Besides the phenomenal birds at Eagles Lake Park I was treated to a new species of squirrel: the Fox Squirrel. Larger than the Gray Squirrel, they are identified by their large bushy tails and black faces with white ears and nose. Of the 4 subspecies, the species in the park were the Big Cypress Fox Squirrels(Sciurus niger) which are found only in the Everglades area and are a protected species.  


        Another interesting animal was the Black racer. I am not certain whether I had seen them before but they were common here. In fact one was waiting for us at the bottom of our steps on the second morning. They are very quick but I was able to get a few good pictures of the reptile.
   
            We eventually got to visit both the northern and eastern portions of the Everglades National Park and ended up with some great finds including a number of lifers which I will describe in another blog.                     
Notice the Black Gape - a good field mark for Mottled Duck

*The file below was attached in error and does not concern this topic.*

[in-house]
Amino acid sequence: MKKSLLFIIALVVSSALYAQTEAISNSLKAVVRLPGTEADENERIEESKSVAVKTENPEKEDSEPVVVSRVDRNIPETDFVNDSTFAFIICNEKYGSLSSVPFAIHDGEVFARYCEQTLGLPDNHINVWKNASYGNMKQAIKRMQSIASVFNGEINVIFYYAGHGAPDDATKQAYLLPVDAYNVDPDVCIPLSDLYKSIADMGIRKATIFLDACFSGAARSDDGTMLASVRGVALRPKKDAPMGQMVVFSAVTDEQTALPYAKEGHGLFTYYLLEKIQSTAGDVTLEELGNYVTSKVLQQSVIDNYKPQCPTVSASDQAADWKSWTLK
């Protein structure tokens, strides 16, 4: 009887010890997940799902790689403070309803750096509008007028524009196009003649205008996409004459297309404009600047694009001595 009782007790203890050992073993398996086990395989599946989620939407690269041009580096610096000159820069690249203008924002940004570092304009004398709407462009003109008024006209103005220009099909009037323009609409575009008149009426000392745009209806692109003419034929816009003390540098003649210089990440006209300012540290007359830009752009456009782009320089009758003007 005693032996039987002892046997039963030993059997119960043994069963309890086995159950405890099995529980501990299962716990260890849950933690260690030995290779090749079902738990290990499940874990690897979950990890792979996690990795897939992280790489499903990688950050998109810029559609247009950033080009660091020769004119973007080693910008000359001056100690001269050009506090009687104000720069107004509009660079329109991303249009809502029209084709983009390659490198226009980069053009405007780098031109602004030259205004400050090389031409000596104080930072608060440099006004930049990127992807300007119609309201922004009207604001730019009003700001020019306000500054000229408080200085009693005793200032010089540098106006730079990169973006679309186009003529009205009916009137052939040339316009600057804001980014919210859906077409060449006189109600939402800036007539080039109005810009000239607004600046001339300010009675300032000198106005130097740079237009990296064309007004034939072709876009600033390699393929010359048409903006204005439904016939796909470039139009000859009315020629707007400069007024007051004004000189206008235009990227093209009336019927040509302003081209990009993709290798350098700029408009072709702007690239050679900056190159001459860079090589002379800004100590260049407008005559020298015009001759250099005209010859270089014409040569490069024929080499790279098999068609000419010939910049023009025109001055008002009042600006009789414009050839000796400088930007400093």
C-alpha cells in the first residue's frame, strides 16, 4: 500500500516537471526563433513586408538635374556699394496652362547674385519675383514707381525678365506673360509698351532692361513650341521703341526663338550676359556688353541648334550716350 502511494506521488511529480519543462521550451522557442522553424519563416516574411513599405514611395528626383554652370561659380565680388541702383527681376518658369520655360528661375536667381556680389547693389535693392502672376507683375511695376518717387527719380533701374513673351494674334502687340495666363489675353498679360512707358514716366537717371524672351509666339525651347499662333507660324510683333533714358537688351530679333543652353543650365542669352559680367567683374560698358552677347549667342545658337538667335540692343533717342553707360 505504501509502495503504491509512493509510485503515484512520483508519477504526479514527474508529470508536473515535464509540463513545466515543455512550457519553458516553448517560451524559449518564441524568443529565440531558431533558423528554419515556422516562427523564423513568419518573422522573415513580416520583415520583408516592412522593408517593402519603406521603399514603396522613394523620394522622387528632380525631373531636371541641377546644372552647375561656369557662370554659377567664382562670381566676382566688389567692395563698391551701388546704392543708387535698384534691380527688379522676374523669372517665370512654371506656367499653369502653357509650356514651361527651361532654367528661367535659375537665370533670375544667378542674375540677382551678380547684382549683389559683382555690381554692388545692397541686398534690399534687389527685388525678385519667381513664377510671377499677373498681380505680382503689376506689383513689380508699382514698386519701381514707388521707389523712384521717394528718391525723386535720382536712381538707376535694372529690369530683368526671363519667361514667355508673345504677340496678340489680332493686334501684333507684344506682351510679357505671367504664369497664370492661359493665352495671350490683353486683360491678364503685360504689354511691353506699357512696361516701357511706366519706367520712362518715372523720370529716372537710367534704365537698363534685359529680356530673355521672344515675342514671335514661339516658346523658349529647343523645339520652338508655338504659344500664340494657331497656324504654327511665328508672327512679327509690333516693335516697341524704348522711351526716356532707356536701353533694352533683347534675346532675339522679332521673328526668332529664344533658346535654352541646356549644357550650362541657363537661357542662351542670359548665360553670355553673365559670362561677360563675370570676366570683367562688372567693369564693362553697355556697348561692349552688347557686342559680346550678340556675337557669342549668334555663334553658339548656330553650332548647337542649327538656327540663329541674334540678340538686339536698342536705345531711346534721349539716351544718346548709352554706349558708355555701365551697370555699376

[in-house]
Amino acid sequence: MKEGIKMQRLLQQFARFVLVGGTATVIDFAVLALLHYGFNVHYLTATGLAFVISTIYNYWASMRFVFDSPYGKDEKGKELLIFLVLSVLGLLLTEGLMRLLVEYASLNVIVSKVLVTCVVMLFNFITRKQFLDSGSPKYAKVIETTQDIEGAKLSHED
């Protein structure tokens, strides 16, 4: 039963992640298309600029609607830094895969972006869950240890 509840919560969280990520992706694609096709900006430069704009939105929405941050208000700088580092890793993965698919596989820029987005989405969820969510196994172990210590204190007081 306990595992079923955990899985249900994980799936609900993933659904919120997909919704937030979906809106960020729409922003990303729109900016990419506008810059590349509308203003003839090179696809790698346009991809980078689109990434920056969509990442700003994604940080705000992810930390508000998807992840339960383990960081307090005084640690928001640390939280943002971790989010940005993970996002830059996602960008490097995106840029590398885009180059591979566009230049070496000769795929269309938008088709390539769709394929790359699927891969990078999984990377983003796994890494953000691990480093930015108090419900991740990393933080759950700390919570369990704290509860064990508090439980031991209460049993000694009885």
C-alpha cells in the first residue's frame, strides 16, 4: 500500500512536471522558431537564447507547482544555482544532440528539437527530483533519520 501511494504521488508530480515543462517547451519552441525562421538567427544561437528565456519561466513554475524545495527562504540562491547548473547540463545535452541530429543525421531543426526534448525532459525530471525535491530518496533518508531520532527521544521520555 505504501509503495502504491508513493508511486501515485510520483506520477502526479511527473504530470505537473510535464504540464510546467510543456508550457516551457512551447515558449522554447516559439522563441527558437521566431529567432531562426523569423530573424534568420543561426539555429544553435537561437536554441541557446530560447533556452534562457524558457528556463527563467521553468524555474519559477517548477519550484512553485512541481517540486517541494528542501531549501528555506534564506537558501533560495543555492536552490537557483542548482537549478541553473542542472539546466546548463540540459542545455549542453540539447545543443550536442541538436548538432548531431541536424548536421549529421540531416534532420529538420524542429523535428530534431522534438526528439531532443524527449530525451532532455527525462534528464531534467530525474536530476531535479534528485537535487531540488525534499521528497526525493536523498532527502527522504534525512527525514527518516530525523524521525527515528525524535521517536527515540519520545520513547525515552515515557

Florida subspecies of Red-shouldered Hawk
          
                         

Saturday, April 5, 2014

Raven Webcam

As the southerly movement of ravens continues, birders may be interested to know that a breeding pair is now being documented by webcam from Wellesley College.  The birds were first spotted around campus last fall by Lauren Johnson, Sheryl's daughter.   After seeing them carrying sticks to the Science Center this spring, she alerted Prof Nick Rodenhouse who arranged for a webcam.  Because of their location, the camera is even able to show their nighttime habits.  The female is currently incubating two eggs.  Check in from time to time as the season progresses.  An announcement from Wellesley College is available at  http://www.wellesley.edu/news/2014/4/node/43176   and the webcam site is http://www.wellesley.edu/ravencam